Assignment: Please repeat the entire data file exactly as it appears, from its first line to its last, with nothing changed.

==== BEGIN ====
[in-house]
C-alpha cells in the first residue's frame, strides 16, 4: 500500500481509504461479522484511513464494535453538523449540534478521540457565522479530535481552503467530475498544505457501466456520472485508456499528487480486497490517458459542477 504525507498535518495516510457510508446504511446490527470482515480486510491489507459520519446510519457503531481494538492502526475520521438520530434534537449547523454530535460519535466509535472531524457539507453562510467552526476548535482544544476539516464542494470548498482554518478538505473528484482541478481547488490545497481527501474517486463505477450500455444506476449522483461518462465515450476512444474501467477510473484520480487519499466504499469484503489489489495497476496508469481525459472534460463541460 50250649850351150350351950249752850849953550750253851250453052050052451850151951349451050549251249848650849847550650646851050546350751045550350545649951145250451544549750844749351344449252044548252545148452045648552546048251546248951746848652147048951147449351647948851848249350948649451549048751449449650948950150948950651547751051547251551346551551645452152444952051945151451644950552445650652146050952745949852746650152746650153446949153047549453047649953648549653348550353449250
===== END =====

[in-house]
C-alpha cells in the first residue's frame, strides 16, 4: 500500500481509504461479522484511513464494535453538523449540534478521540457565522479530535481552503467530475498544505457501466456520472485508456499528487480486497490517458459542477 504525507498535518495516510457510508446504511446490527470482515480486510491489507459520519446510519457503531481494538492502526475520521438520530434534537449547523454530535460519535466509535472531524457539507453562510467552526476548535482544544476539516464542494470548498482554518478538505473528484482541478481547488490545497481527501474517486463505477450500455444506476449522483461518462465515450476512444474501467477510473484520480487519499466504499469484503489489489495497476496508469481525459472534460463541460 50250649850351150350351950249752850849953550750253851250453052050052451850151951349451050549251249848650849847550650646851050546350751045550350545649951145250451544549750844749351344449252044548252545148452045648552546048251546248951746848652147048951147449351647948851848249350948649451549048751449449650948950150948950651547751051547251551346551551645452152444952051945151451644950552445650652146050952745949852746650152746650153446949153047549453047649953648549653348550353449250